Adobe

Over the past four decades, the U.S. has seen a dramatic increase in the proportion of homeowners to the U.S. population, peaking just short of 70% in the first quarter of 2005, according to the U.S. Census Bureau. Since then, homeownership has declined to the low 60s. The rate of homeownership is likely to continue to decline further into the mid-to-low 50s as changes in demographic trends, increased regulation and stagnant real incomes all work to make the dream of homeownership more difficult to achieve.

The housing boom of the 2000s was a bubble supported not just by easy credit, but also by a wave of Americans entering peak childbearing and household-spending years. As these relatively affluent households age and migrate away from single-family homeownership, there is an insufficient supply of new homeowners to replace them.

While the recovery of U.S home prices from their nadir in 2012 was largely driven by a lack of supply, the longer term challenge facing the industry will be a dearth of demand — namely, homebuyers and mortgage credit.

Along with the demographic headwinds facing the housing market, increased regulation will also be a drag on housing. The Dodd-Frank Act marked an expansion of federal oversight over the housing market that excludes roughly one-third of all Americans from the possibility of getting a mortgage. More stringent regulation has also reduced the willingness of depositories to make new loans to borrowers with less than pristine credit or to support the secondary markets for mortgages.

Federal housing finance regulation has increased the cost of originating and servicing a mortgage loan several-fold, resulting in a drain of capital out of the housing sector. As Kroll Bond Rating Agency noted in "Mortgage Servicing Rights: Catching the Falling Knife," the markets for MSRs, as well as the cash markets for securities issued by Fannie Mae, Freddie Mac and Ginnie Mae, presently are seeing an alarming reduction of liquidity. Banks are no longer willing to buy MSRs. Only three of the top 25 seller/servicers in the Federal Housing Administration loan market, for example, are depositories and this number is likely to fall further.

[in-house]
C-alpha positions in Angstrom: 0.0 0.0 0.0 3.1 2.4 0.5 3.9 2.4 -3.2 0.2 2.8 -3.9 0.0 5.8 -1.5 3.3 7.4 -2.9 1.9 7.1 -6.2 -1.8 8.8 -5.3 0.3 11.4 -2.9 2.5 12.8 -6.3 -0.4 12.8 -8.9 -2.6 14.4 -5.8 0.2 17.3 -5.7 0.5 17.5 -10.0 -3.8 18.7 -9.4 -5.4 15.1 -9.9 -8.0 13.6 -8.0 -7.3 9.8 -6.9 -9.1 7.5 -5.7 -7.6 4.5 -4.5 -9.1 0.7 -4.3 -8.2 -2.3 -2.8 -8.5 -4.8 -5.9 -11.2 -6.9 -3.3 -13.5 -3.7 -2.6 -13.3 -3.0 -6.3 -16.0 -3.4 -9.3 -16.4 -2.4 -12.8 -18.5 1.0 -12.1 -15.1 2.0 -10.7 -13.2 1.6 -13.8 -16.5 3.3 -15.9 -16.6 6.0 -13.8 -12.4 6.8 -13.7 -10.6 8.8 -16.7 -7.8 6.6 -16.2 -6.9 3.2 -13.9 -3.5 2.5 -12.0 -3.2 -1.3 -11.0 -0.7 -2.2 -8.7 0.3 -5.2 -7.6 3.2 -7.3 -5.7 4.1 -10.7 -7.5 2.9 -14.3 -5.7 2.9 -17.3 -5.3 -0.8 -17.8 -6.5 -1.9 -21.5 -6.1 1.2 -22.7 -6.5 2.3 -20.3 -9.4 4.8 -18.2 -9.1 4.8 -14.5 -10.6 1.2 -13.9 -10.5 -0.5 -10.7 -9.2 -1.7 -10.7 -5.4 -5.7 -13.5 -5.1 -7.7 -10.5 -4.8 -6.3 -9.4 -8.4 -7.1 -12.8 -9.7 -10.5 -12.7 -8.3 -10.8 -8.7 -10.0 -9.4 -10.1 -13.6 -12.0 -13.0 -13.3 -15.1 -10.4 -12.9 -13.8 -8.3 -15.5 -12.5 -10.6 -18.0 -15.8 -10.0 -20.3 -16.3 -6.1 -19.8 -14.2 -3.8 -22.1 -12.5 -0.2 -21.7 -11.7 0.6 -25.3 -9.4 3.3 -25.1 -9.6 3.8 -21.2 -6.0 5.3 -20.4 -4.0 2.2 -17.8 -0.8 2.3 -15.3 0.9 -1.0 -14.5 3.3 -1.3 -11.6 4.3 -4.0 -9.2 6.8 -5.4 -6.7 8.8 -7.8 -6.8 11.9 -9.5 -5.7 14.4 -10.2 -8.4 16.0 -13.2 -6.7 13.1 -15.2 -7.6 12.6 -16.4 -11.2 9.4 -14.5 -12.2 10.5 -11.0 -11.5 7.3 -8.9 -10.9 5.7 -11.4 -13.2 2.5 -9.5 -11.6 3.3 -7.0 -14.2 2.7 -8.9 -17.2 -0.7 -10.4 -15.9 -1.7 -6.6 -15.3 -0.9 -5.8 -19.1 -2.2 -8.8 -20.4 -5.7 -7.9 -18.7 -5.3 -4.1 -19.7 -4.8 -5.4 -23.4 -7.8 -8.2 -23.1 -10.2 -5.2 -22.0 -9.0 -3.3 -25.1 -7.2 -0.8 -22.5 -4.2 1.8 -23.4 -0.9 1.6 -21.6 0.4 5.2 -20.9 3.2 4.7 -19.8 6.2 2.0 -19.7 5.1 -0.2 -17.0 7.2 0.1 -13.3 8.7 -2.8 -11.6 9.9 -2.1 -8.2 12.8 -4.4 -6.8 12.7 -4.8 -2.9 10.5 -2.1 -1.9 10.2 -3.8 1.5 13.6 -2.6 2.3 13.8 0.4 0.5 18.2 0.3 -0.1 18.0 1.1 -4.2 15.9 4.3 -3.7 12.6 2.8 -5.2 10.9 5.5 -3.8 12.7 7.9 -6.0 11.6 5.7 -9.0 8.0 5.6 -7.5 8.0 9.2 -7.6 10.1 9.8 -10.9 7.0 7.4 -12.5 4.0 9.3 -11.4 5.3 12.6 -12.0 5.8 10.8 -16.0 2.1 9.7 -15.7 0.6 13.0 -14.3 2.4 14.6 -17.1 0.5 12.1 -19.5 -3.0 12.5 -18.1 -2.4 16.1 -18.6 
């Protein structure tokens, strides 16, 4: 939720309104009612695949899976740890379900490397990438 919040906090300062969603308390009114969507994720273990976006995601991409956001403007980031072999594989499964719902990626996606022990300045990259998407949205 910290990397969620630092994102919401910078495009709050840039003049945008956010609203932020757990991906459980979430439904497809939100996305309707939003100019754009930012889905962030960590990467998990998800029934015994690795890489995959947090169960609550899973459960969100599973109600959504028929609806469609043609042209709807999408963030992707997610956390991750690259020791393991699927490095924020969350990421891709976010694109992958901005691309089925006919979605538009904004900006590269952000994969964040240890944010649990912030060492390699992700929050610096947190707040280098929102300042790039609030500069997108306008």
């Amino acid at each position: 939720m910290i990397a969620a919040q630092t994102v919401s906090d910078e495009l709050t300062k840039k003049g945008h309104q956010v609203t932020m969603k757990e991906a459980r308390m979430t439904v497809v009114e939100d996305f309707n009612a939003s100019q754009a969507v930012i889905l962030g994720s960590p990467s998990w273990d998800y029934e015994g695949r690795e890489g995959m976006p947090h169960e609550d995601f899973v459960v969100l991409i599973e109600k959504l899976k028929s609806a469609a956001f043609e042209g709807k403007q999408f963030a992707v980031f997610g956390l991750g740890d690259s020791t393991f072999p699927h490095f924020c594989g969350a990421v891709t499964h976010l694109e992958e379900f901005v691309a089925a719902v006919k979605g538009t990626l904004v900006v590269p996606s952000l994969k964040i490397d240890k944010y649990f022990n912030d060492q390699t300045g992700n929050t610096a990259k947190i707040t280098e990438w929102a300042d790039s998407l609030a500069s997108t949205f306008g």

Another factor that will likely be a negative influence on homeownership rates in the U.S. is income. Income growth in the U.S., both nominal and in real, inflation-adjusted terms, has been flat for years. Consumers have adjusted to this fact by moving toward two income households and longer duration mortgages in order to buy a home.

The U.S. housing industry has gradually pushed the limits of leverage and credit in residential housing. In the 1970s, national banks were just starting to look at real estate as an asset class. Permitted loan-to-value ratios were in the 50% range. Ed Pinto at American Enterprise Institute reiterates in a recent Real Clear Markets comment that "today's FHA borrower can purchase a home selling for twice as much as one with the underwriting standards in place in 1954 — but without a dollar's increase in income!"

The key tenet of neo-Keynesian economics as practiced in the U.S. is to pull tomorrow's sale into today. The Federal Open Market Committee has maintained progressively lower levels of average interest rates, in large part to boost activity in the housing and consumer sectors. Over the next four decades, demographics, regulation and the fact that interest rates cannot go any lower may make traditional policy tools far less effective.

Christopher Whalen is a senior managing director at Kroll Bond Rating Agency.